Study Site Location and Partnership Efforts
The study site is located in the central part of the Caribbean lowlands (North Coast), east of La Ceiba and within the Colón administrative department of Honduras. Honduras is administratively divided into eighteen departments or distritos (States), each with a designated department capital. FUNAVID owns a 500- hectare watershed in the Ceiba (western) sector of the Municipality of Balfate, Distrito de Colón. The coastal property includes an ample beachfront sector.
Over the past 5 years, the FUNAVID has invested over a million U.S. dollars to secure this strategic coastal watershed and develop the supporting infrastructure to conduct sustainable agriculture experimentation, evaluation, training and deployment of successful practices across the north central coastal basin to control land-base sources of pollution to the adjoining marine systems. FUNAVID has been successful in establishing a trust relationship with community leaders in a 24-km stretch of this coast. This trust relationship has been built through direct contact, conducting listening sessions in order to understand the problems of residents and farmers, hosting training sessions conducted by university experts and FUNAVID staff, as well as, providing humanitarian aid to residents.
The 24-km stretch of the north central coast encompasses watersheds of five major rivers that flow directly into the Gulf of Honduras. These rivers are the: río Lis Lis, río Esteban, río Bejucale, río Lucinda, and río Coco. FUNAVID and its outreach program could easily transfer the successful employment of the experimental alleycropping agroforestry system that has been under study at the CURLA National University Experimental Agricultural Station to a large coastal area of Honduras. This partnership relationship of CURLA National University and FUNAVID appears to be strong and could be very affective in providing over time a unique 24-km study area to look at the control of land-based sources of pollution to the adjoining marine systems. Directly off shore of the entire North Coast is the Honduran coral reef system, which is a part of the Mesoamerican Reef (MAR; Appendix 4).
This 24-km stretch of the north central coast has a very narrow coastal plain only a few kilometers wide. This subsistence agriculture, with small-sized holdings, primitive technology, and low productivity that traditionally accompany hillside cultivation has been relegated to the steep slopes of the incised valleys that drain into the five major river systems or directly into the coastal marine system through small creeks. The non-point source sedimentation that is presently being produced from this hillside slash and burn cultivation practices is having devastating effects on the off shore coral reef system.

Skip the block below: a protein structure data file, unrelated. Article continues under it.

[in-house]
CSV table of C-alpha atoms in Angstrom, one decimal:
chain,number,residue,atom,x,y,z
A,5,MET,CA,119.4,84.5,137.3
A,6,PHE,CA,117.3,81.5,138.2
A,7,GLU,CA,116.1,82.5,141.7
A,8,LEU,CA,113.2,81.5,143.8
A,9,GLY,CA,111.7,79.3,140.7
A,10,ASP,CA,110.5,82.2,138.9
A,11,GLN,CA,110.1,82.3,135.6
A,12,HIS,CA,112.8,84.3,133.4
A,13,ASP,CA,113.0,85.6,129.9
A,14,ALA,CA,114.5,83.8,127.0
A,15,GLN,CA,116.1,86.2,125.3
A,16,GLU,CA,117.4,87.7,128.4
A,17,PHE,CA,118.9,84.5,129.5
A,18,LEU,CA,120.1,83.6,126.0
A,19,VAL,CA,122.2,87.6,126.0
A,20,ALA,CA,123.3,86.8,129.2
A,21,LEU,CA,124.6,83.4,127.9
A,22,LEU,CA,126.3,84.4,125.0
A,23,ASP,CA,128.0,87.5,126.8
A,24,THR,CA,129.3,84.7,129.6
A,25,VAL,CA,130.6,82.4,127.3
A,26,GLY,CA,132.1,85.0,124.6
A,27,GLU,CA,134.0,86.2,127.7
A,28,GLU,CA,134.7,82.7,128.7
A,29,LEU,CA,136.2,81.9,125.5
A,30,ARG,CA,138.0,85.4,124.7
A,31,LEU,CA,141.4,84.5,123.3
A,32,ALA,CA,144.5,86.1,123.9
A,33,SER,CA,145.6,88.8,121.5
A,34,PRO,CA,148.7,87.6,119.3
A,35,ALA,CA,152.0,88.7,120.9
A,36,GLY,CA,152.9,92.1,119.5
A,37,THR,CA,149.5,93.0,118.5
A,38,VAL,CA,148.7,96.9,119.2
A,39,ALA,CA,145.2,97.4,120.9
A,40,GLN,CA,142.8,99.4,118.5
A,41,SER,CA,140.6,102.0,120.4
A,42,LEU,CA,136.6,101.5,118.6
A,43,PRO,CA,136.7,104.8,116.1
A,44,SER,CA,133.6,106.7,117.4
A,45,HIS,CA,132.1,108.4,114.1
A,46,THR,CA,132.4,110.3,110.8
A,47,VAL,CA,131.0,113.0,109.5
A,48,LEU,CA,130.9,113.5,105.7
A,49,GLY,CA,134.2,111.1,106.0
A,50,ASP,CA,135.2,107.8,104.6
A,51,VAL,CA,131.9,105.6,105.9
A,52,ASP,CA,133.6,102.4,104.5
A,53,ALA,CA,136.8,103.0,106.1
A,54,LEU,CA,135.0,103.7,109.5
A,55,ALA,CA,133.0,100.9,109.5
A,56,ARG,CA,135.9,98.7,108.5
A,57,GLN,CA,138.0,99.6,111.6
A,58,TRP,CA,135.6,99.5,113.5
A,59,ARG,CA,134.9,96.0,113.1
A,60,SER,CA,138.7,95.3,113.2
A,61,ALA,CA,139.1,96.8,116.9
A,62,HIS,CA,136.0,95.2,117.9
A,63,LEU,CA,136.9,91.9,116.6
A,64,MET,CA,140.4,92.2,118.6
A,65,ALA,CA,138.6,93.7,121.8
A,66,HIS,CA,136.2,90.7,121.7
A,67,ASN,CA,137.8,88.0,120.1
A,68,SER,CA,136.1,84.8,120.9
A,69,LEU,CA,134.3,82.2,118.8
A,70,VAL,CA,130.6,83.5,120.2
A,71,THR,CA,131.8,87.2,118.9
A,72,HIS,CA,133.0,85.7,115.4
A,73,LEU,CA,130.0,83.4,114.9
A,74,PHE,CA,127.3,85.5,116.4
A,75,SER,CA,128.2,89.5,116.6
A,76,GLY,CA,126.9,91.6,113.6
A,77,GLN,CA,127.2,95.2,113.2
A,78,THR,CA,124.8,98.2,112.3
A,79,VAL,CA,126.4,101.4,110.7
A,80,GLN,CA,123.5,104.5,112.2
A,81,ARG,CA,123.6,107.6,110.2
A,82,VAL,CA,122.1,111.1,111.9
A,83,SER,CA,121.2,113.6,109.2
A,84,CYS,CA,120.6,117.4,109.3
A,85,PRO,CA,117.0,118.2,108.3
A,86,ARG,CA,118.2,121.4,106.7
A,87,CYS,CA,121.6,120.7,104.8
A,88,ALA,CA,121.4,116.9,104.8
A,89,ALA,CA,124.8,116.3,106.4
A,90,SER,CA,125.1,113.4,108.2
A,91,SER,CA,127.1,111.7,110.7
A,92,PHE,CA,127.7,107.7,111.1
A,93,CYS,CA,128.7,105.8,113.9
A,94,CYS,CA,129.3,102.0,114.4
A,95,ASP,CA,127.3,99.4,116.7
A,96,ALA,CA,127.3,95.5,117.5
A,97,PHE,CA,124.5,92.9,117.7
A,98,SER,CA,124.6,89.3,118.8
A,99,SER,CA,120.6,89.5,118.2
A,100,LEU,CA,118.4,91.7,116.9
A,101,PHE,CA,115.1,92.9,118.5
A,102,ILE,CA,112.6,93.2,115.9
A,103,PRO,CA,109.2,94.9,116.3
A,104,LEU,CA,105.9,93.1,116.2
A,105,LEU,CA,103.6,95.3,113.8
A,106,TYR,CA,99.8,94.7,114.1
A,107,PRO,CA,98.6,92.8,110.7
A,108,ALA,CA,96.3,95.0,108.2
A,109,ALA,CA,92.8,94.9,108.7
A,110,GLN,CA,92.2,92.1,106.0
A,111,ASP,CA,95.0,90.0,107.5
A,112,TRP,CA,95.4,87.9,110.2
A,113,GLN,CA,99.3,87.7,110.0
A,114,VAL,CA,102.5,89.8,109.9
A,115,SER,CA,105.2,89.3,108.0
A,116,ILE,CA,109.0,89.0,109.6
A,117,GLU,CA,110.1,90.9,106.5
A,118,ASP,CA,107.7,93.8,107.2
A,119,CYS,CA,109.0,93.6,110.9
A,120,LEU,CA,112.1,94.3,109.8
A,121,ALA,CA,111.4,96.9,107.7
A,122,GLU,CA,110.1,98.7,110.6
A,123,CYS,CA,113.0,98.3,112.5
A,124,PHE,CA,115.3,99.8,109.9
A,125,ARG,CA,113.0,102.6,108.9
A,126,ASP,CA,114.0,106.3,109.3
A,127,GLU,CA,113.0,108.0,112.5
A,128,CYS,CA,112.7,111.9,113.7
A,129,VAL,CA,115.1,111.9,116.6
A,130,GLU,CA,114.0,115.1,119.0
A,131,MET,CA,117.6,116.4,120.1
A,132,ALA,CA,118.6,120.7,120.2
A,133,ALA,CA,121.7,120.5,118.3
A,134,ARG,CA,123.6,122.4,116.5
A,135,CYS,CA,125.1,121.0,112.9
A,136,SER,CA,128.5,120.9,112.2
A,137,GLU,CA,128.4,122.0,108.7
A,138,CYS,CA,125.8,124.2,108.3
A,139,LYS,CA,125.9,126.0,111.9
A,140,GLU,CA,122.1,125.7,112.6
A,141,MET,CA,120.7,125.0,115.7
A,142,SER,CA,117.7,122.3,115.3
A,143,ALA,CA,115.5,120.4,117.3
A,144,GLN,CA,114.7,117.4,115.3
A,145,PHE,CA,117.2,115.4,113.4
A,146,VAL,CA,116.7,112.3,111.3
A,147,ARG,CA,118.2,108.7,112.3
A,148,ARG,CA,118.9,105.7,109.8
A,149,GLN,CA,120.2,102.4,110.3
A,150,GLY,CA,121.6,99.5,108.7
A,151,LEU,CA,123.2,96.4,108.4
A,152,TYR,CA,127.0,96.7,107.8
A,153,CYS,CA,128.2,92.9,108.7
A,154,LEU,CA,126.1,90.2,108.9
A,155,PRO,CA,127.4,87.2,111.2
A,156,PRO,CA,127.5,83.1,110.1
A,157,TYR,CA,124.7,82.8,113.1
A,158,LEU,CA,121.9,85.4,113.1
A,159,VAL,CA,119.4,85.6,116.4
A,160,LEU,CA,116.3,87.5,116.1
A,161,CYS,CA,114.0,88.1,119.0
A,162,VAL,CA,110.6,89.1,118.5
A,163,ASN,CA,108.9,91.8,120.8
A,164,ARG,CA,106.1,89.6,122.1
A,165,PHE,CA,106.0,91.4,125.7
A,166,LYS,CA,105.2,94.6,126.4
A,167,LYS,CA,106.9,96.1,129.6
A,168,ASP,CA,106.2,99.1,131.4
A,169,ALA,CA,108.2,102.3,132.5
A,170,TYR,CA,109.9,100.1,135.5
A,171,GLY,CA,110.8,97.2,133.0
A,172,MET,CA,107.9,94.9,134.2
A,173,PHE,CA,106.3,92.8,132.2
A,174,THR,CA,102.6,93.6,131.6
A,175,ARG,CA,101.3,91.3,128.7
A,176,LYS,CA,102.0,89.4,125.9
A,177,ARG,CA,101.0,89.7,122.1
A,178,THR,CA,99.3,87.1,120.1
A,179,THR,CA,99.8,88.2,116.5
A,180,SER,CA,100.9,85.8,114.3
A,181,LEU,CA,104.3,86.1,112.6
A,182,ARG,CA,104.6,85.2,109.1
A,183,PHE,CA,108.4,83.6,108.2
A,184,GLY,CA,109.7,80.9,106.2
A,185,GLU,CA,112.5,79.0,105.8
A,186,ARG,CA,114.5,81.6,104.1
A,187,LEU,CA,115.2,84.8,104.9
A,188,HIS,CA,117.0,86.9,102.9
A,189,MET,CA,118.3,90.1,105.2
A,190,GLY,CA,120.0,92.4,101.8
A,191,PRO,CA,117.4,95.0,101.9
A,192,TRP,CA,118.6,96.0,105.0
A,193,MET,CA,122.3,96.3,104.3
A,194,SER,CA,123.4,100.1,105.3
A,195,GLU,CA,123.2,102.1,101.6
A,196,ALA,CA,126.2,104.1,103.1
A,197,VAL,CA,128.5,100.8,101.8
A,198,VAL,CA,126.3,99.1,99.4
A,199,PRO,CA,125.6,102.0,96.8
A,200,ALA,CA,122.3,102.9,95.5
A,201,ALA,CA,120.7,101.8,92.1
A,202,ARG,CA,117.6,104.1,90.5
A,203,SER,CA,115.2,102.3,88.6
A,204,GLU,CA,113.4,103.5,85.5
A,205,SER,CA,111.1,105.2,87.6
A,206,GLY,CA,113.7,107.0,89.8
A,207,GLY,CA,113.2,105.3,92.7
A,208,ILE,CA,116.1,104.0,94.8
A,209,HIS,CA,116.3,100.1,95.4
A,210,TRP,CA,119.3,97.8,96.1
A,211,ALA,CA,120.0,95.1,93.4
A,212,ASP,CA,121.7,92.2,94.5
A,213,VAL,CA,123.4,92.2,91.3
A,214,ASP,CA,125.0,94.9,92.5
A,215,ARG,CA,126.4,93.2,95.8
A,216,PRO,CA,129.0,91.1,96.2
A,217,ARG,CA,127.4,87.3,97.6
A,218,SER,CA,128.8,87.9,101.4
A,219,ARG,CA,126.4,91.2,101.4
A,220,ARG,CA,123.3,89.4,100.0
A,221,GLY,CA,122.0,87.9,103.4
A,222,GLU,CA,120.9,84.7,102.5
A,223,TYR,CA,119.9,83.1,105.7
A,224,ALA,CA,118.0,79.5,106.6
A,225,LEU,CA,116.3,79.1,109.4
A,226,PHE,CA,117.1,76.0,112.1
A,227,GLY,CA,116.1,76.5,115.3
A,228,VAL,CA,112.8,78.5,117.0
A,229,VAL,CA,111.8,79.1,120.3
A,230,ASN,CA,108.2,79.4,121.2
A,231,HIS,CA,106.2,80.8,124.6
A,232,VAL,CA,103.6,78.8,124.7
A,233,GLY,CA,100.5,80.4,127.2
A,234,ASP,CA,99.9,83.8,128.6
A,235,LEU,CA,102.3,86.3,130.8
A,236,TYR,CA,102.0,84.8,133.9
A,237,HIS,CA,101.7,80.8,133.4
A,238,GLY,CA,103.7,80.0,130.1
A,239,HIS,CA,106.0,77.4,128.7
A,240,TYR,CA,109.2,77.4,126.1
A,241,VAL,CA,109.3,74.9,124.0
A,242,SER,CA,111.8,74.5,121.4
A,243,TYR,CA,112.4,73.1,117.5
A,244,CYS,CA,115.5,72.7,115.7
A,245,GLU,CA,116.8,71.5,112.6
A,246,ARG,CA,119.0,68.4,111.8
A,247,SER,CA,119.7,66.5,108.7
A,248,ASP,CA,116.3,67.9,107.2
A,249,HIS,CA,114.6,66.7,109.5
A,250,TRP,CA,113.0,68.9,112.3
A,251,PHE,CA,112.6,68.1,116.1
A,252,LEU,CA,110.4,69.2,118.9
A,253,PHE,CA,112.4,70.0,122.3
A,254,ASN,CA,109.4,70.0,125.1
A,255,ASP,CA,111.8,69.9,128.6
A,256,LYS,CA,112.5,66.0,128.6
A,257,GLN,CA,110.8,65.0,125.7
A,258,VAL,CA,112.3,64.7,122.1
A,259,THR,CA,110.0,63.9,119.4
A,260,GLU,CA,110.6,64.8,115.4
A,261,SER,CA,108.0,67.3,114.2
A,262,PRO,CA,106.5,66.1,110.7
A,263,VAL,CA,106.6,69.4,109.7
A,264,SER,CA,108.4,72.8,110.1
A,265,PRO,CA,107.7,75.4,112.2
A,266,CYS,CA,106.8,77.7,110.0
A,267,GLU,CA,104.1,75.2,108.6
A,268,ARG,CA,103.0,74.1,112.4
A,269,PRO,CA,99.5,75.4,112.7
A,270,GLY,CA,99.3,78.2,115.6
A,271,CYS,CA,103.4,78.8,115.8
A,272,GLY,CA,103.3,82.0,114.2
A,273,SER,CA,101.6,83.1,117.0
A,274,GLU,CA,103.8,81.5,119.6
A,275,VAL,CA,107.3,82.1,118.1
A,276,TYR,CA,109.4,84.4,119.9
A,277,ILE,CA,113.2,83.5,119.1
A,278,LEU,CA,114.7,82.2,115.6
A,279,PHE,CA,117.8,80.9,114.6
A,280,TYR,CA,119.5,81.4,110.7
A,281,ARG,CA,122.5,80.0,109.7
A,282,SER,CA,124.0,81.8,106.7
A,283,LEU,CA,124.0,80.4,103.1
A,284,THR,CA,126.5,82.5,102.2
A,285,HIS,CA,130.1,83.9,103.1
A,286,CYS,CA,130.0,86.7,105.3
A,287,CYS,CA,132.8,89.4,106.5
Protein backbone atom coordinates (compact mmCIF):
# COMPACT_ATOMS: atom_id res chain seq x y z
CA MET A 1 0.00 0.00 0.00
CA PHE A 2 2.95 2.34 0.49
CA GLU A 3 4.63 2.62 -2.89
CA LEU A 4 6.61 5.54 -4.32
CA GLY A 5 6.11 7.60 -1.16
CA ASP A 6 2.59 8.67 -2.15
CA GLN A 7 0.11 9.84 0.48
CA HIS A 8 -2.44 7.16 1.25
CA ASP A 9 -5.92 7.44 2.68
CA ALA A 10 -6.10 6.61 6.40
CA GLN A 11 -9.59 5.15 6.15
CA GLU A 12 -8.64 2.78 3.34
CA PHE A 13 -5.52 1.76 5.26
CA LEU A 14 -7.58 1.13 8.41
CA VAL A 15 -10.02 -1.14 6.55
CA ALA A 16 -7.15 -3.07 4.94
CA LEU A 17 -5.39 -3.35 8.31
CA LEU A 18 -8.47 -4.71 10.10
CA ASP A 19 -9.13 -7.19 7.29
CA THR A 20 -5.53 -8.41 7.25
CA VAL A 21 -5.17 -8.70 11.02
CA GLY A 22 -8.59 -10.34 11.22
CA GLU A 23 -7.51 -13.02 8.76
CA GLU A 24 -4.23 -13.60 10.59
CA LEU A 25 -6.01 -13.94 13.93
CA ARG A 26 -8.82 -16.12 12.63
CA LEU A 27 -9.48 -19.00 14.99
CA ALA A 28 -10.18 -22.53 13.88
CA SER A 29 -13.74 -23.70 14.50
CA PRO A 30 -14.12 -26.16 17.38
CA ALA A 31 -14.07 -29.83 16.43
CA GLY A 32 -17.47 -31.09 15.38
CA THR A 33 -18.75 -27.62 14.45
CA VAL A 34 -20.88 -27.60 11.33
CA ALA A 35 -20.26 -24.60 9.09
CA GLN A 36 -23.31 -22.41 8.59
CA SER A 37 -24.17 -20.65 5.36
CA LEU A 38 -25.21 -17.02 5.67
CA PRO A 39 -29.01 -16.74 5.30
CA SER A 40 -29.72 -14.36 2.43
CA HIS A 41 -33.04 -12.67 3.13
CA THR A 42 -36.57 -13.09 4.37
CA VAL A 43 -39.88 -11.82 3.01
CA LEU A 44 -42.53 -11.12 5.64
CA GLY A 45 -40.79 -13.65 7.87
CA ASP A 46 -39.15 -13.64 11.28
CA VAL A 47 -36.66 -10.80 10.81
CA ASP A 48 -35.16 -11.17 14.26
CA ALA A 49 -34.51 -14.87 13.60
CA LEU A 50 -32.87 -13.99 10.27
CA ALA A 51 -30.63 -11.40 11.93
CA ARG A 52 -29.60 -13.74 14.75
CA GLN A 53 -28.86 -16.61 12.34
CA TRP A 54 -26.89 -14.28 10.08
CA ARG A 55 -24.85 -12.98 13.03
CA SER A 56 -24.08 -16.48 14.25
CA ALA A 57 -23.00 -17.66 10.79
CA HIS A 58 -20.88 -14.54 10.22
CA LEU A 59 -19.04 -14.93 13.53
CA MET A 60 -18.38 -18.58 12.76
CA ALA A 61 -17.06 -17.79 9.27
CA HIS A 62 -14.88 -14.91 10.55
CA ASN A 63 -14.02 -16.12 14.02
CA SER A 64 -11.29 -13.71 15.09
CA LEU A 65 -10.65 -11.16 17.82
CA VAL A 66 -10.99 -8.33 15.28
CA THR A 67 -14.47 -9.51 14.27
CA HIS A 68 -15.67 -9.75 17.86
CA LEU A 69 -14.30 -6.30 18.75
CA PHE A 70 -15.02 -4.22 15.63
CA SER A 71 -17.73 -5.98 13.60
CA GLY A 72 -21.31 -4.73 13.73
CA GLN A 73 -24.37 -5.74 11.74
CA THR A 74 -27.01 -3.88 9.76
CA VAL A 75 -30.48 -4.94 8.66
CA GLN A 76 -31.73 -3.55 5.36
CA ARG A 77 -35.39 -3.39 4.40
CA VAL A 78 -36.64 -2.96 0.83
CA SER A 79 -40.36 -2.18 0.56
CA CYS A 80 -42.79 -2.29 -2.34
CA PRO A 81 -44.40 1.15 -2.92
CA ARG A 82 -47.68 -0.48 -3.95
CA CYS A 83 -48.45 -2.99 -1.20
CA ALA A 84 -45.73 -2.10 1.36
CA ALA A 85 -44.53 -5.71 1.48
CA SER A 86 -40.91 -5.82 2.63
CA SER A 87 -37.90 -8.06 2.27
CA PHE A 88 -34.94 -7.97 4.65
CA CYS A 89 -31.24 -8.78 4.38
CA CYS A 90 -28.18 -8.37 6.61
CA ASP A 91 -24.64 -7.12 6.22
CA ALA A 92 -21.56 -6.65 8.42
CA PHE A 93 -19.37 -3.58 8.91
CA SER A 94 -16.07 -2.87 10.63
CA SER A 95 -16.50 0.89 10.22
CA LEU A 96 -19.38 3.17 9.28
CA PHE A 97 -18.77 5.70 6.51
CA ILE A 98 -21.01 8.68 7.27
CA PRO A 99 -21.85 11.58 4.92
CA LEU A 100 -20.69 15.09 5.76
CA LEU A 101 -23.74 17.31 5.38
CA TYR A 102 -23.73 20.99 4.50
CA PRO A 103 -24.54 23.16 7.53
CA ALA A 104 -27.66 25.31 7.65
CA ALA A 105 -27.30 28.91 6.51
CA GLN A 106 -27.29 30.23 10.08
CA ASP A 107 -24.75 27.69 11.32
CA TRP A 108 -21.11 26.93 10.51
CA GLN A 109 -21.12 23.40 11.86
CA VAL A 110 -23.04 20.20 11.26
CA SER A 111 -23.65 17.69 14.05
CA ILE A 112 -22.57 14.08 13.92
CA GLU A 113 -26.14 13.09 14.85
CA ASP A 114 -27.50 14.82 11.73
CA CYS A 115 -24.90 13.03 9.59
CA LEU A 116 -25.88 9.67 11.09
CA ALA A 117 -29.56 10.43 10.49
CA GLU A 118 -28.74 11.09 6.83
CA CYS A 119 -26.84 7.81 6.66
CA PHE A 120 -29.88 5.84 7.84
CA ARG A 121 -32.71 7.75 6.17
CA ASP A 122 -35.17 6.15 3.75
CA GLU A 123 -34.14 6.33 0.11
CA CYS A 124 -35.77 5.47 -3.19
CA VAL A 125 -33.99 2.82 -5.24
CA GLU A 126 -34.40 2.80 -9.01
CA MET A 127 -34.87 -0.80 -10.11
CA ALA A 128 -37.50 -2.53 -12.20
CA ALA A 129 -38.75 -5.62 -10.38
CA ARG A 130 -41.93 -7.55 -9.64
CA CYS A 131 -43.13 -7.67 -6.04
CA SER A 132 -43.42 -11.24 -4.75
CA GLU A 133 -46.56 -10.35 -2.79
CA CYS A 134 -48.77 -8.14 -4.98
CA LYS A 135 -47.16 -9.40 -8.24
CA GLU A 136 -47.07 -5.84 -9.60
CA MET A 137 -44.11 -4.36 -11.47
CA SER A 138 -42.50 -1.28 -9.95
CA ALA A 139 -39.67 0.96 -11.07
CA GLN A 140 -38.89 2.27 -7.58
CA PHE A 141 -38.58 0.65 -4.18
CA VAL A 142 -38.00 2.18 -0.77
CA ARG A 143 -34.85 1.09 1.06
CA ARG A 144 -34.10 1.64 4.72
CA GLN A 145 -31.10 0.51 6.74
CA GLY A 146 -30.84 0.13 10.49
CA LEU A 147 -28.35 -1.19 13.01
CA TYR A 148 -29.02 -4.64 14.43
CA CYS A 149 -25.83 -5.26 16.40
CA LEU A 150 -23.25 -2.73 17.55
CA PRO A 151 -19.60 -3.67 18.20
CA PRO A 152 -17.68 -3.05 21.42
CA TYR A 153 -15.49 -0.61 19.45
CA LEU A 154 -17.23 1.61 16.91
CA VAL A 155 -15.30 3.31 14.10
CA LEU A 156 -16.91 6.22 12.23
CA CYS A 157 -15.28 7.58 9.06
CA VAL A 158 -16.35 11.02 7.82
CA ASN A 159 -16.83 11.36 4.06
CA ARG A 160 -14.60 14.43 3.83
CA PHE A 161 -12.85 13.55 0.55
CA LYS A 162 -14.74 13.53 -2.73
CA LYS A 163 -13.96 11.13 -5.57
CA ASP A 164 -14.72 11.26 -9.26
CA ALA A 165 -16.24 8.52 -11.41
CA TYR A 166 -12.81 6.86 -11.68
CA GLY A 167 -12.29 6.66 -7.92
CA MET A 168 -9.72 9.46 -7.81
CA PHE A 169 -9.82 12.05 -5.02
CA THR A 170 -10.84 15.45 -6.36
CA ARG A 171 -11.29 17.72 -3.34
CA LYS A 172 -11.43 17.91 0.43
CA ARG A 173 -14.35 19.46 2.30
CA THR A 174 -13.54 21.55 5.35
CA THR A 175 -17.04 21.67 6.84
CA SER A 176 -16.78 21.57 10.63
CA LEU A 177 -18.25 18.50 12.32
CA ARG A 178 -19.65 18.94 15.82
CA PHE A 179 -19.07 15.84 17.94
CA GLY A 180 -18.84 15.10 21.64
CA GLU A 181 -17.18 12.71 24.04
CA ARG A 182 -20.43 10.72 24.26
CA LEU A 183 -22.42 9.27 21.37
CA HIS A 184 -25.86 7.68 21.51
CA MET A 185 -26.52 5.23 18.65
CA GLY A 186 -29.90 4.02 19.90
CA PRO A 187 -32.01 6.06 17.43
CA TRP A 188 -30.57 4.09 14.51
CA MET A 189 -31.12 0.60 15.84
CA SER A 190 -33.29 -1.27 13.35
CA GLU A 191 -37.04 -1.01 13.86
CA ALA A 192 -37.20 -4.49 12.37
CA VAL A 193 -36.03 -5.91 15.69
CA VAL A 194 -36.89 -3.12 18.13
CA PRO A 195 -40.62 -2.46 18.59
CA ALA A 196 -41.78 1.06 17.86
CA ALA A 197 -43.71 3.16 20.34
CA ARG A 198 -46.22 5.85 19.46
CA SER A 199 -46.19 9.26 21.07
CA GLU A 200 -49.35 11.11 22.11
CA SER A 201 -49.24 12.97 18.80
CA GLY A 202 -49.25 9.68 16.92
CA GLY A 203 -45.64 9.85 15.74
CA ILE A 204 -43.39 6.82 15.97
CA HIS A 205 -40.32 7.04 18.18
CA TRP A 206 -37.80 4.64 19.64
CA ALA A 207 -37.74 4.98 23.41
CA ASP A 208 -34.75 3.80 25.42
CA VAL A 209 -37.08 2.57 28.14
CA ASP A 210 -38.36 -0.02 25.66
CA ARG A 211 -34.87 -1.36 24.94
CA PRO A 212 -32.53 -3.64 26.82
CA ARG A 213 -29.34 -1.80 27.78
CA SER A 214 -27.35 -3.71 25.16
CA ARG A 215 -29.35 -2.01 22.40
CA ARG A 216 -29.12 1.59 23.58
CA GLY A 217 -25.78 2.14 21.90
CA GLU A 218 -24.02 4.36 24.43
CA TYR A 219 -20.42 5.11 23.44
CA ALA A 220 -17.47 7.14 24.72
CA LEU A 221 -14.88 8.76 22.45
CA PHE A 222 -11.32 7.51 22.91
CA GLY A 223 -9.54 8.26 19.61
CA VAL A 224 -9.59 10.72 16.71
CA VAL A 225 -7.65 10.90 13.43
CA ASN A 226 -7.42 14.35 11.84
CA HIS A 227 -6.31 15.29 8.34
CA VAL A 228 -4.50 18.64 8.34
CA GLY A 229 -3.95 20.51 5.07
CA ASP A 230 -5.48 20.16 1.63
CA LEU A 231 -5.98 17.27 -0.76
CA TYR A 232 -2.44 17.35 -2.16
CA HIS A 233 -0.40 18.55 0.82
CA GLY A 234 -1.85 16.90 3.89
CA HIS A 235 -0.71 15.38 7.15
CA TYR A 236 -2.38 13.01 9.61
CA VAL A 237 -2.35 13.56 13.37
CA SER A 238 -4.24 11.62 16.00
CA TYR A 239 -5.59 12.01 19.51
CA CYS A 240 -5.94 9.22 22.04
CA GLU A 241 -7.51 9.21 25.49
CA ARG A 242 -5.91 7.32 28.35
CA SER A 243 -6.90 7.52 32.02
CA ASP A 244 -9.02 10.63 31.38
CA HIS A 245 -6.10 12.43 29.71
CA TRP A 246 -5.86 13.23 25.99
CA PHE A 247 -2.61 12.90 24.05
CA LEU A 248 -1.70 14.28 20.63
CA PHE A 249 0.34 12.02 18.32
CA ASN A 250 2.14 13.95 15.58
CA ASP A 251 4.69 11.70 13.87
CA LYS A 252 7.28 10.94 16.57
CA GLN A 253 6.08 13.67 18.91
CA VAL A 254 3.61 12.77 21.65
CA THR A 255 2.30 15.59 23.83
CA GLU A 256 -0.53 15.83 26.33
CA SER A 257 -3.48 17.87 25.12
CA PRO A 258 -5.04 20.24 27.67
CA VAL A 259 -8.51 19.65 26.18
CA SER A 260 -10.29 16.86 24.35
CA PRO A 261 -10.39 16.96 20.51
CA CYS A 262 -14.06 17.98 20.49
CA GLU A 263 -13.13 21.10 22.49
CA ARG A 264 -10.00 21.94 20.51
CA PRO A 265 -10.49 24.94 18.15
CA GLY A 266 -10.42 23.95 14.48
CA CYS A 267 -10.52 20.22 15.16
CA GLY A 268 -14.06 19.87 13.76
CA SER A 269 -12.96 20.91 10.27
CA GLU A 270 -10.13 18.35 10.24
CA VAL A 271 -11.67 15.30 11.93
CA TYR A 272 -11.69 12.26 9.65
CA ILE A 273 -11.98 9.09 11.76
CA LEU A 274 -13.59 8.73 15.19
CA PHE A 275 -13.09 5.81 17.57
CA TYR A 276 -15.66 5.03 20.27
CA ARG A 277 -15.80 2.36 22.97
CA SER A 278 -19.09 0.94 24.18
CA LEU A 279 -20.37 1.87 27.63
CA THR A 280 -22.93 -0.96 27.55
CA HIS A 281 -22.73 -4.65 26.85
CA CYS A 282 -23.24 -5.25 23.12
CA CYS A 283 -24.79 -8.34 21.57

Approximately 19 km due north from the described project site and located on the continental shelf is the Cayos Cochinos Islands. The Cayos Cochinos lie within the Mesoamerican reef (MAR; Appendix 4) and are designated a biological reserve. Beyond Cayos Cochinos about 29 km to the north and separated by a deep trough of 425 meters lays the Island of Roatan. On October 25, 1998, Hurricane Mitch had formed into the fourth strongest Atlantic hurricane on record; a category 5 hurricane with 288+ km/h wind speed and estimated wave heights of 15 meters. Mitch turned out to be extremely devastating leaving in its wake 11,00 people dead and 2 million people homeless throughout the countries of Honduras, Nicaragua, El Salvador, and Guatemala. A supplemental Congressional budget allocation allowed the USAID to provide assistance to Mitch-affected countries earmarked funds for use by the U.S. Geological Survey (USGS) to established a network of early detection systems, collection of water-quality information, and assessment of post Mitch damage to coastal resources, such as corral reefs, seagrass beds, and mangrove forests (http://coastal. er.usgs.gov/publications/ofr/01-133/info-sheet.html).
La Ceiba Cayos Cochinos Trujillo The marine and terrestrial areas of the project site are within the orange boundary. Cayos Cochinos are in the upper left area near the boundary. The town of La Ceiba is located about 12 km west of the study site boundary.
This study in Honduras that is being proposed by FUNAVID and CURLA National University (UNAHCURLA) provides an opportunity to tie in with the research and monitoring that was started by the USGS in the Cayo Cochinos. Furthermore, in the keynote address at the WW2BW conference Vice Admiral Lautenbacher, Undersecretary of Commerce for Oceans and Atmosphere, charged the conference participants to move forward, to develop partnerships that will serve three strategic goals: (1) improve the quality of life, work and benefit from those vibrant coastal areas, (2) preserve the vital natural heritage for our children and grandchildren, and (3) establish a prototype for facilitating partnerships to improve and protect marine and coastal ecosystems here and in other parts of the world. The study that is being proposed captures the spirit of what Admiral Lautenbacher challenged country participants and country teams to do in the WW2BW sustainable development partnership.